Estimated Hungarian breeding population size (Birds of Prey of Hungary, 2015 in Hungarian): 1,000 – 2,000 pairs, fairly common breeder.

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<b>Northern Goshawk <i>(Accipiter gentilis)</i></b>

2016 IUCN Red List Category: Least Concern.
Identification. L: male 49-56, female 58-64 cm. WS: male 93-105, female 108-120 cm. Medium-large, strong, broad-winged and long-tailed. Marked sexual difference. Adult: bluish upperparts, whitish below, barred grey. Male has stronger dark facial pattern. Juvenile: Brown above; buff-white below, coarsely streaked brown. Active flight with slow wing beats followed by short glides. Soars on flat wings. Voice: Silent outside breeding season. Call a loud ’kya-kya-kya-kya’. The Northern Goshawk is a widespread resident across most of Europe, which accounts for less than half of its global range.

For more info check BirdLife International (2016) Species factsheet: http://www.birdlife.org/datazone/species/index.html?action=SpcHTMDetails.asp&sid=3466&m=0

Estimated European breeding population size and overall trend (BirdLife International, 2016): 166,000 – 220,000 pairs, moderate increase between 1990 and 2000.
Estimated Hungarian breeding population size (Birds of Prey of Hungary, 2015 in Hungarian): 1,500 – 2,000 pairs, fairly common breeder.

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<b>Common Buzzard <i>(Buteo buteo)</i></b>

2016 IUCN Red List Category: Not Recognised.
Identification. L: 46-58 cm. WS: 110-132 cm. Mid-sized, broad-winged, compact with medium-length tail. Adult generally brown on the upperside, usually has pale breast band. Dark trailing edge to wing. Juvenile: No distinctly broader tail-band. Underparts coarsely streaked. Eye paler than adult. Flies with rather quick wing beats, soars with wings held in a ’V’. Hovers frequently. Voice: Highly vocal. Mewing ’piiiyay’. The Common Buzzard is a widespread breeder across most of Europe, which accounts for less than half of its global breeding range.

For more info check BirdLife International (2016) Species factsheet: http://www.birdlife.org/datazone/species/index.html?action=SpcHTMDetails.asp&sid=32591&m=0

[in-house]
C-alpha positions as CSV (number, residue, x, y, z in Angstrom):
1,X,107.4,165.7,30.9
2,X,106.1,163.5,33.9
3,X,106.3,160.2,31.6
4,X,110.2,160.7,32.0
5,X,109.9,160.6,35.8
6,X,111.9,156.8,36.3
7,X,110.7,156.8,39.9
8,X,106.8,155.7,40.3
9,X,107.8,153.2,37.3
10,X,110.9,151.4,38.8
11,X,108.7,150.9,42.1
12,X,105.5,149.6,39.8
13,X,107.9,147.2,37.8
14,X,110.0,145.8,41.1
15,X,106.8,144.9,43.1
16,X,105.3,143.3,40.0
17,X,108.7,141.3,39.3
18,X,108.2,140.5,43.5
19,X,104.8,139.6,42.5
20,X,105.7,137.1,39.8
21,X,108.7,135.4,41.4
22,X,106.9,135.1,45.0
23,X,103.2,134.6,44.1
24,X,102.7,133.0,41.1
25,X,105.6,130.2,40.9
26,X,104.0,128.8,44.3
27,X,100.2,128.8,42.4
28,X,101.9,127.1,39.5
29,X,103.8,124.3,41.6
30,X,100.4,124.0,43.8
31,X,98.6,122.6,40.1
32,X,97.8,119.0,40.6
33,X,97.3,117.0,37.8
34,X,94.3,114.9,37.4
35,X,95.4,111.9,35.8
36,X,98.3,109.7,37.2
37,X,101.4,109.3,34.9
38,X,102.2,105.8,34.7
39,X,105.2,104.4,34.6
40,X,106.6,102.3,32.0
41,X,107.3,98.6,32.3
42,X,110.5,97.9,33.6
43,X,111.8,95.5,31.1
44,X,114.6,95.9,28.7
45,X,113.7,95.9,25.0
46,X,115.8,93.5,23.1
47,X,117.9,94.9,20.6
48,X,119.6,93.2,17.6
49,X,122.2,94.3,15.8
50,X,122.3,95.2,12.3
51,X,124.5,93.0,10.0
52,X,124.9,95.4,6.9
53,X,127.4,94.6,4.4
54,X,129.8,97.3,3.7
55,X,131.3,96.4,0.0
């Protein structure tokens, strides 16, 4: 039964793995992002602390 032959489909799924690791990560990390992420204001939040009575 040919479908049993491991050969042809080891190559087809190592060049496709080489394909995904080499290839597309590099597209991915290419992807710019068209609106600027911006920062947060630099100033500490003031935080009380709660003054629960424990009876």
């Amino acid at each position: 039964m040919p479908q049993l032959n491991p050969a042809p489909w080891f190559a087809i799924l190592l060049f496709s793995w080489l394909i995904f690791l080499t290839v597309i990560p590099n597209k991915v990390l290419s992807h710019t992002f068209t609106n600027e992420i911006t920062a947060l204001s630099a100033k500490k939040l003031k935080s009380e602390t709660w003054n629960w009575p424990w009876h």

Estimated European breeding population size and overall trend (BirdLife International, 2016): 710,000 – 1,200,000 pairs, small increase between 1990 and 2000.
Estimated Hungarian breeding population size (Birds of Prey of Hungary, 2015 in Hungarian): 15,000 – 20,000 pairs, very common breeder.

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<b>Long-legged Buzzard <i>(Buteo rufinus)</i></b>

2016 IUCN Red List Category: Not Recognised.
Identification. L: 50-61 cm. WS: 130-150 cm. Large and long-winged buzzard, almost eagle-like. Silhouette as for Rough-legged Buzzard. Adult: Tail unbarred pale rufous above, paler below. Broad black trailing edge to wing. Juvenile: Tail greyish-buff, finely barred grey, indistinct dark band along trailing edge. Flight as for Rough-legged Buzzard. Voice: Rather silent, similar to Rough-legged Buzzard. The Long-legged Buzzard is a widespread breeder in south-eastern Europe, which accounts for less than a quarter of its global breeding range.

For more info check BirdLife International (2016) Species factsheet: http://www.birdlife.org/datazone/species/index.html?action=SpcHTMDetails.asp&sid=32592&m=0

Estimated European breeding population size and overall trend (BirdLife International, 2004): 8,700 – 15,000 pairs, large decline between 1990 and 2000.
Estimated Hungarian breeding population size (Birds of Prey of Hungary, 2015 in Hungarian): 4 – 10 pairs, regular but rare breeder. Interbreeding with B. buteo: 2 -4 pairs.

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<b>Lesser Spotted Eagle <i>(Clanga pomarina)</i></b>

2016 IUCN Red List Category: Least Concern.
Identification. L: 55-65 cm. WS: 143-168 cm. Mid-sized, generally brown and compact eagle. Adult brown with pale-yellowish head/neck and upperwing coverts. Juvenile darker brown with white-tipped greater coverts, trailing edge and tail. Flies with quick wing beats and angled and lowered wings. Voice: Very vocal in breeding area. High-pitched ’k-yeep’ and whistle ’wiik’ during aerial display. The Lesser Spotted Eagle is a summer visitor to east-central Europe, which constitutes more than 73% of its global breeding range.

For more info check BirdLife International (2016) Species factsheet: http://www.birdlife.org/datazone/species/index.html?action=SpcHTMDetails.asp&sid=3530&m=0

Estimated European breeding population size and overall trend (BirdLife International, 2016): 16,400 - 22,100 pairs, moderate decline between 1990 and 2000.
Estimated Hungarian breeding population size (Birds of Prey of Hungary, 2015 in Hungarian): 35 – 45 pairs, breeds in small number.

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<b>Greater Spotted Eagle <i>(Clanga clanga)</i></b>

2016 IUCN Red List Category: Vulnerable.
Identification. L: 59-69 cm. WS: 153-177 cm. Largish, dark, compact eagle. Adult dark brown with slightly paler head. Juvenile purplish brown-black with white spots on upperwing coverts and tail. Flight more laboured than that of Lesser Spotted Eagle. Voice: Similar to Lesser Spotted Eagle but lower pitched. The Greater Spotted Eagle has a small population which appears to be declining owing to extensive habitat loss and persistent persecution. It is a summer visitor to north-eastern Europe, which accounts for less than half of its global breeding range.